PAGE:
The Monkees recorded at RCA Nashville in the summer of 1967, and Michael later returned for his famed 'Nashville Sessions' in May and June of 1968 (which produced songs like "Listen to the Band," "Good Clean Fun," "Some of Shelly's Blues," and "St. Matthew"). The musicians who supplied backup for Michael's sessions in 1968 (and for numerous other artists) were honored by the Country Music Hall of Fame last night in Nashville, Tennessee. Michael attended the tribute and performed "Some of Shelly's Blues." Norbert Putnam and David Briggs, who both recorded with Michael in Nashville in 1968, accompanied Nez onstage.
Michael talked about his appearance at the show today on Facebook:
The show at the CMHOF [Country Music Hall of Fame] went well. Good to see and perform with David Briggs and Norbert Putnam –piano and bass –and to have Jeff Hannah sing harmony on “Some of Shelly's Blues.” True fun on its own.
The evening started really rolling afterwards at Robert’s Western World on South Broadway in Nashville where I saw Rachel Hester and her band which included Chris Scruggs.
Joe Chemay and I went and had a good table right up front.
Chris, as many of you know from the MOTM [Movies of the Mind] tour, is a treasure, and he is getting better and better. He has a great voice, and I am astounded still at his playing skill; his all around sense of design key and center. He plays and sings just the right thing at just the right time --perfectly.
Rachel is in a league by herself. I want to say she is our Patsy Cline – but that sells her short. Cline had a clearwater alto and sense of heartbreak that is unequaled in Country music, but Rachel has lifted the bar and brought an extra dimension.
Joe leaned over at one point and said to me, “It is no work at all to listen to her.” I knew exactly what he meant. 2nd wife Kathryn said the same thing to me about Tony Bennett but in different words.
There is an ease I feel in the presence of a great singer/performer that has to do with comfort – just knowing they are not going to fall, or slip, and allowing me to sink into the lazy-afternoon-hammock depths of their confidence. Rachel’s tone and delivery were smooth and powerful. She sings the way we hear it in our heads – so it sounds the way it is expected to sound. It’s the mark of a true and great talent, honed to perfection.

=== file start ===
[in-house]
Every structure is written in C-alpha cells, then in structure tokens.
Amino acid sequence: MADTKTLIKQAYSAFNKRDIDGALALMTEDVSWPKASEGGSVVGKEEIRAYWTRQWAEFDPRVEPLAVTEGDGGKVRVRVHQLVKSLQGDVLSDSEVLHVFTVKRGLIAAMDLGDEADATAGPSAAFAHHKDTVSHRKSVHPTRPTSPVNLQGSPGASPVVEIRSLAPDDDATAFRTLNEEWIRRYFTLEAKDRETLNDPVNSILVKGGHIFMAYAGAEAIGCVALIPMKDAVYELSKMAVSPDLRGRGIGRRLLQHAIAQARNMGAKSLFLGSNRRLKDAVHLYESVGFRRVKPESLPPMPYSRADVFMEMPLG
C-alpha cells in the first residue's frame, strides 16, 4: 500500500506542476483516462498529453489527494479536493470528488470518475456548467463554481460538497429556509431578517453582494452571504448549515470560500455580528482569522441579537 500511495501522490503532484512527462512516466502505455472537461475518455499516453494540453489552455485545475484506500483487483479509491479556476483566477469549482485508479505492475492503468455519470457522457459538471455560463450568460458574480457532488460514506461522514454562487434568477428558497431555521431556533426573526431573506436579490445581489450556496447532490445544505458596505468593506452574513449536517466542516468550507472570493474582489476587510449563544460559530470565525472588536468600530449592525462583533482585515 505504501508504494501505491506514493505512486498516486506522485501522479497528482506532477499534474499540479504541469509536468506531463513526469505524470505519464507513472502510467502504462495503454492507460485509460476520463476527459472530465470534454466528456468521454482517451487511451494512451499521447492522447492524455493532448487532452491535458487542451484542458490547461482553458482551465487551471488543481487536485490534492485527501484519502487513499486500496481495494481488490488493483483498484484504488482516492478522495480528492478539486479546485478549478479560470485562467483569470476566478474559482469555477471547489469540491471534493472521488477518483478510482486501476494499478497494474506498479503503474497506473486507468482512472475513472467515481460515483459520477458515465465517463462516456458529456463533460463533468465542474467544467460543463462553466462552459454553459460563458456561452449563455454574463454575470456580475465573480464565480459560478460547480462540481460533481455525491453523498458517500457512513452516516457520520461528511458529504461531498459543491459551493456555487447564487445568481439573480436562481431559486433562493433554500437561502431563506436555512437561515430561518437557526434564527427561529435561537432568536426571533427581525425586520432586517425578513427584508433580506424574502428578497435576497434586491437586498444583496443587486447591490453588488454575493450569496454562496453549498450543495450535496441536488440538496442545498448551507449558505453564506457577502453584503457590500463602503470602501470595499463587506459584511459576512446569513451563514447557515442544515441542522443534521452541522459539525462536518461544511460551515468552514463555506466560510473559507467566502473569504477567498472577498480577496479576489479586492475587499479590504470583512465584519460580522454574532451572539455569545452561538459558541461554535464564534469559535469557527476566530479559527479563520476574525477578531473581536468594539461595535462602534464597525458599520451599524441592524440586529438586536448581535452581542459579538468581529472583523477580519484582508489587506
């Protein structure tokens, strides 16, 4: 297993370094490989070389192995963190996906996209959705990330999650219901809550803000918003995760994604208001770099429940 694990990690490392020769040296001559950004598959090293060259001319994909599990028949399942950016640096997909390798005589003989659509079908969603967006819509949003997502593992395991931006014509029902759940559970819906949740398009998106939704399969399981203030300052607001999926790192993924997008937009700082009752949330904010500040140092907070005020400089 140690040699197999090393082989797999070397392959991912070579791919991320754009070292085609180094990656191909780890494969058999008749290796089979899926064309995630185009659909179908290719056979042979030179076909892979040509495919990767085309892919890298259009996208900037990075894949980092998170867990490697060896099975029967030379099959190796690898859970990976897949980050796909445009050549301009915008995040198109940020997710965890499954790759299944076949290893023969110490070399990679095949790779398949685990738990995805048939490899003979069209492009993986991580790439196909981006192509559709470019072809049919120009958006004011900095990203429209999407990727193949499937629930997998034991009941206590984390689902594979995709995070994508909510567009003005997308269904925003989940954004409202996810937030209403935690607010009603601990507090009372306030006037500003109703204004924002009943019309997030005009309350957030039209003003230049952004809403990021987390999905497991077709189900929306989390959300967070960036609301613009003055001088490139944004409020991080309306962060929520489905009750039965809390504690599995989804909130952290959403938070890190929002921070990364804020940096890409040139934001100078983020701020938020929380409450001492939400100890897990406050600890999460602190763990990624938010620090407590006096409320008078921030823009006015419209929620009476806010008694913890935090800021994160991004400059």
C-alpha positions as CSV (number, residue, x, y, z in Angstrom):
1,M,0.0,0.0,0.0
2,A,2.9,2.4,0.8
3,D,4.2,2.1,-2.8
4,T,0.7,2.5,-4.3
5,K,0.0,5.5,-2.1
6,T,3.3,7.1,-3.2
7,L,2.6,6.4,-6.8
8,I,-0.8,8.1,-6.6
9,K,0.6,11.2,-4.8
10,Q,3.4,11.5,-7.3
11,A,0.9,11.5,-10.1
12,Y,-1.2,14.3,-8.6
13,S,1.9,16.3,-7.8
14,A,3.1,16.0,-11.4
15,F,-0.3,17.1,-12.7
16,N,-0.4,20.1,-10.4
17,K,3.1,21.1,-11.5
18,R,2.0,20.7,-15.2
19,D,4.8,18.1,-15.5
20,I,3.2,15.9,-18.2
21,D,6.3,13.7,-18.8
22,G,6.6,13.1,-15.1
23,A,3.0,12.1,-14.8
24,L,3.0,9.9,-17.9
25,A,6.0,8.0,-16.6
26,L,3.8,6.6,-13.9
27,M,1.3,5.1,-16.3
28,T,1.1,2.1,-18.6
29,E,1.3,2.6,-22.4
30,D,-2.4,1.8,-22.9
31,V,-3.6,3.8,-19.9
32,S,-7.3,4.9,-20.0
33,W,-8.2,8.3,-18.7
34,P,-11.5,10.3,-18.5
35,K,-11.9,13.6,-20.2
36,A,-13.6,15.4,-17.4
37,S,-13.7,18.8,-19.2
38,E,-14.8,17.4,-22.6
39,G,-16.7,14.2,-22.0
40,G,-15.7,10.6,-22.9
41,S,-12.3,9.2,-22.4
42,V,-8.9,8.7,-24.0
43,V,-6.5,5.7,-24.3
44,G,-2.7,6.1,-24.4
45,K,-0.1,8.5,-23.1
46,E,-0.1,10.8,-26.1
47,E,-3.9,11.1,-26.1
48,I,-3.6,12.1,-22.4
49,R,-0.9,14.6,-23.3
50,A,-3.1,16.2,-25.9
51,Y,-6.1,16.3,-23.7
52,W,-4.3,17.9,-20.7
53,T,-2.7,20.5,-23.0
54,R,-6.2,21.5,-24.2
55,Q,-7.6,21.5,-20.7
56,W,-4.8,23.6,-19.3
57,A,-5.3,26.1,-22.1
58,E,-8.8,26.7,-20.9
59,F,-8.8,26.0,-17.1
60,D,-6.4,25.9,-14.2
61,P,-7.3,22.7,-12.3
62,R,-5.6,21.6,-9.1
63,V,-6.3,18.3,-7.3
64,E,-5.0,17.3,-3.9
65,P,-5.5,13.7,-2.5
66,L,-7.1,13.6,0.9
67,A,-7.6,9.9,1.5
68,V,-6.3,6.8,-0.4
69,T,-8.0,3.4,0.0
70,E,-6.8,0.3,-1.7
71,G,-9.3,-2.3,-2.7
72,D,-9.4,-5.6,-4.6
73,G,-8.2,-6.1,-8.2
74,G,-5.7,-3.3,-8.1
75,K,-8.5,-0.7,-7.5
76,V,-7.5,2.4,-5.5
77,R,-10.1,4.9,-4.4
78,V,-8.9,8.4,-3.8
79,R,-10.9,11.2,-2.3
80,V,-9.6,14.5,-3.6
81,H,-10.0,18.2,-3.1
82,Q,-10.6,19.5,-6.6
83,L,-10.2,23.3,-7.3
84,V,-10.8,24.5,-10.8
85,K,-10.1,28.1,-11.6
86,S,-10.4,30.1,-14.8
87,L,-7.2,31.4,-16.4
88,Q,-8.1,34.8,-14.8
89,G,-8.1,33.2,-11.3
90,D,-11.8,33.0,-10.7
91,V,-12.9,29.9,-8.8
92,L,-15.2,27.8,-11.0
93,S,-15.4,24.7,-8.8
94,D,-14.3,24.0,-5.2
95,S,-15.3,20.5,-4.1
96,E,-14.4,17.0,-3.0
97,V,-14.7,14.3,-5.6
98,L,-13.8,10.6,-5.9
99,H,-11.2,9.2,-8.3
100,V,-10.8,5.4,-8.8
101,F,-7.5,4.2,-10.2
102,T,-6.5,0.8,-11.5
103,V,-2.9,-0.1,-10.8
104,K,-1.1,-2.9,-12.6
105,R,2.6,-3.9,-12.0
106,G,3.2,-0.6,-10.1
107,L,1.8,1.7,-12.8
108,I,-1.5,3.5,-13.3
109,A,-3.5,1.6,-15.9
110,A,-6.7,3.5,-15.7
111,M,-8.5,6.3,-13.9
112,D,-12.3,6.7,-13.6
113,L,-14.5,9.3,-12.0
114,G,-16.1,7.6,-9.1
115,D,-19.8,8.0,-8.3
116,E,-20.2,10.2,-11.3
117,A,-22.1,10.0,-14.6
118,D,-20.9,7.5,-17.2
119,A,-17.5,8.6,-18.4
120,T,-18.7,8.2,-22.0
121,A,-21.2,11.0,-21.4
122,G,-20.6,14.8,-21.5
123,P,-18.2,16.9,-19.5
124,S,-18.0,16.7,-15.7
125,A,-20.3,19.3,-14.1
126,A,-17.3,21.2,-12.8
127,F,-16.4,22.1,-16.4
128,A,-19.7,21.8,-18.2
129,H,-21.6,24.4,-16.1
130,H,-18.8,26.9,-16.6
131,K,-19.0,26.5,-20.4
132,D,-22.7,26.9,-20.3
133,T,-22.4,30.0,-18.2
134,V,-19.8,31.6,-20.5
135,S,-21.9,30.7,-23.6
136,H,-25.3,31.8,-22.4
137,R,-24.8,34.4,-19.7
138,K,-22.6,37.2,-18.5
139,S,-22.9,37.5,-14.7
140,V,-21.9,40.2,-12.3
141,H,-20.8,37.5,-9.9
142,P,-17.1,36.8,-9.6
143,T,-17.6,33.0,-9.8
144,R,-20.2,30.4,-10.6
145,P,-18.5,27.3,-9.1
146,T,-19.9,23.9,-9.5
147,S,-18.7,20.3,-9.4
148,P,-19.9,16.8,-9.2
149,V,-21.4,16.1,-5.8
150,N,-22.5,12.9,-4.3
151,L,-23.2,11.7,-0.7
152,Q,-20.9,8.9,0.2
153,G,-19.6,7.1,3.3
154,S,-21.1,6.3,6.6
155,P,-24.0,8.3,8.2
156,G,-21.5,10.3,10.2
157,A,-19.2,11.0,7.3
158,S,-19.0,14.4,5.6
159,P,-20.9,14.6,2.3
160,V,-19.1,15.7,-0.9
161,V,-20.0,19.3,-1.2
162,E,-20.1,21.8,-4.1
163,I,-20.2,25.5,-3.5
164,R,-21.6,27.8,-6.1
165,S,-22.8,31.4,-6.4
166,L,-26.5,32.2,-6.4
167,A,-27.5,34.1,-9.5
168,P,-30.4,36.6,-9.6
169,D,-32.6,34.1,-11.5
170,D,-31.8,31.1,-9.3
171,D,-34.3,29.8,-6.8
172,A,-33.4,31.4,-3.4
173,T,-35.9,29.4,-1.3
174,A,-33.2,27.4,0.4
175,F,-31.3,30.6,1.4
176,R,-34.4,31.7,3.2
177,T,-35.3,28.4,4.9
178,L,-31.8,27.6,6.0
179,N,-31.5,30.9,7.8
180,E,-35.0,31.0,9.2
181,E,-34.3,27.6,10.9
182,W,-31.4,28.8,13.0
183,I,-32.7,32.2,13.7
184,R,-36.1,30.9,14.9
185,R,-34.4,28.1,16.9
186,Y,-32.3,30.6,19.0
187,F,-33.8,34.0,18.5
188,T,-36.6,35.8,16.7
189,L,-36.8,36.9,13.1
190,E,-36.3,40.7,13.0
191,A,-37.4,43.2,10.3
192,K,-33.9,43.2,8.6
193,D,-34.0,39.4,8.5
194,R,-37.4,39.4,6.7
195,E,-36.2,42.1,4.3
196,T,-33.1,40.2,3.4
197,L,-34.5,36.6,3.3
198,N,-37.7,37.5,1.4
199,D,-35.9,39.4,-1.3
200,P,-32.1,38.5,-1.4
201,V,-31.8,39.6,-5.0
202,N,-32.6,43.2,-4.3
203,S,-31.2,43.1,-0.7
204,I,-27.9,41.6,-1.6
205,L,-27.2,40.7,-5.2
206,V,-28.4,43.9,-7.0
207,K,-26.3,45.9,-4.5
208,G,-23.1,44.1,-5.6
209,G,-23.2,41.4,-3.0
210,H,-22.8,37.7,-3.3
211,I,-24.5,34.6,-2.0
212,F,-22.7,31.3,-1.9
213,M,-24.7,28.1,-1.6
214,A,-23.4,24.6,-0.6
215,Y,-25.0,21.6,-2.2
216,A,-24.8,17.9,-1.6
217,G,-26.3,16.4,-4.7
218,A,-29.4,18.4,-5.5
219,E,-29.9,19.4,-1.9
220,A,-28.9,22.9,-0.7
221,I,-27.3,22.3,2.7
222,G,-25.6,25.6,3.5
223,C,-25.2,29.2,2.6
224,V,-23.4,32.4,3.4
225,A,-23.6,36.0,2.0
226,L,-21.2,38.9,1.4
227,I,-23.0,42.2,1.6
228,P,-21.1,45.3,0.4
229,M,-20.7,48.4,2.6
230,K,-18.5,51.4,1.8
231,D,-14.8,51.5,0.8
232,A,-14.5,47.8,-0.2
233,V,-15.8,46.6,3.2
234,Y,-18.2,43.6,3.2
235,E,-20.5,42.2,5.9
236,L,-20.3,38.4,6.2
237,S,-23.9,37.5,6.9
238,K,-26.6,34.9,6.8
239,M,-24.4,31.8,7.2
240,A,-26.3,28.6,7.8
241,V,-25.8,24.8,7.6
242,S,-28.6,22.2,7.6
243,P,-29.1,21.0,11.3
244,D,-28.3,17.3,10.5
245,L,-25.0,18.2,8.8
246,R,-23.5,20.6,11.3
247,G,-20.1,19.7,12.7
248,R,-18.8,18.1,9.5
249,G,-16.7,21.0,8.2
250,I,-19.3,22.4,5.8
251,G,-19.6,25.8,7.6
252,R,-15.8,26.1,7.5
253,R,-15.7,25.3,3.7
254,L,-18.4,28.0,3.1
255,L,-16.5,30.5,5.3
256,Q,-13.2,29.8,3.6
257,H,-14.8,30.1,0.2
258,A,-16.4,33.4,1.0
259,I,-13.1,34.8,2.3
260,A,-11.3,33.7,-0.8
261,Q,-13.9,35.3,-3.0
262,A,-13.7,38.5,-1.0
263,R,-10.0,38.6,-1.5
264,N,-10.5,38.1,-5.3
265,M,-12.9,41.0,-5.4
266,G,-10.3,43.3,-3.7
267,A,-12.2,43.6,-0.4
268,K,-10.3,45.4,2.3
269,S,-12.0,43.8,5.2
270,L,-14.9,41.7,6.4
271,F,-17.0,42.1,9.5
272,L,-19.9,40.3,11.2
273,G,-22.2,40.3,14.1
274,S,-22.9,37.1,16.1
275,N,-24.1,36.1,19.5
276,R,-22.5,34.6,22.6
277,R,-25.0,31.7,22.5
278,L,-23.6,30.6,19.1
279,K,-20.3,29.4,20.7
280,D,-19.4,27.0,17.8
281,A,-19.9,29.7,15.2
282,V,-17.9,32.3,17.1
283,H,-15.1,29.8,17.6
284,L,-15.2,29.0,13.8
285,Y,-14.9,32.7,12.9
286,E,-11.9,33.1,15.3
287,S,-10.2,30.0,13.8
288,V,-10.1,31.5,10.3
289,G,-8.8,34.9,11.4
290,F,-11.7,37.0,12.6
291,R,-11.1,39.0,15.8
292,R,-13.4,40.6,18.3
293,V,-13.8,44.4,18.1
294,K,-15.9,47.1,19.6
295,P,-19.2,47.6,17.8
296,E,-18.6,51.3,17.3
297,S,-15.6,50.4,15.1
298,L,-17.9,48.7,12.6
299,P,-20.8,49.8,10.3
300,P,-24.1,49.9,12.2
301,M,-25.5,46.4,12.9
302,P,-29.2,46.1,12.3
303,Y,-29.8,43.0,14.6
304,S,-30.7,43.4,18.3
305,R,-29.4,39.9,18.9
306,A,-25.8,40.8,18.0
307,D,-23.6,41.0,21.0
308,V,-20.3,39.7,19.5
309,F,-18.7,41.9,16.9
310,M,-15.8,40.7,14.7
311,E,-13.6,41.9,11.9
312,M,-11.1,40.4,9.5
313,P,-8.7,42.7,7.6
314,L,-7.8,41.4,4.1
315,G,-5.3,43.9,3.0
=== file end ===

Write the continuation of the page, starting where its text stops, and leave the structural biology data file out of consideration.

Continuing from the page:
I have written a little about this over the years.
I learned it for myself when I was racing cars and noticed that the really fast drivers were not working all that hard – or at least seemed to be in a pocket of surety that I call “easy speed.” Mind bogglingly fast with no apparent effort.
Rachel was like that. I could have listened all night.
They play for tips, no cover, no minimum. At one point they start a kind of looping musical interlude and Rachel jumps off the stage and passes around a tip jar. Chris was riffing from the stage and said “anybody who wants to can put a 100 dollar bill in the jar and write 'You stink' if you want to. We wont mind.”
I had a hundred with me I brought for the trip so I borrowed a pen and did just as Chris had joked. I knew he would appreciate it. When Rachel came up she flashed the jar in front of me and I dropped the hundred in as she swung past – but then she must have seen the bill. She paused and patted me on the shoulder and said “Thank you, sir.”
Nice high point of a night of high points.
Last recording Rachel made was years ago, as I understand it. I’m going to try to find it and listen to it on the plane home. Keep a little in my ear pocket for emergencies.
The book “Listen to the Band” goes out to the Publishers this week. My agent, John Brockman, had good things to say and feels comfortable taking it out now. It’s not a memoir but is sort of chronological. It follows my life as different bands come together and break up – all kinds of bands. Groups of extraordinary people who sweep into our lives, we play along with them for a while, then we all move on. This bandology, as I call it, has always impressed me, whether I am listening or playing.
Last night, here in the home of the record “Listen to the Band,” it all came together in the best way.
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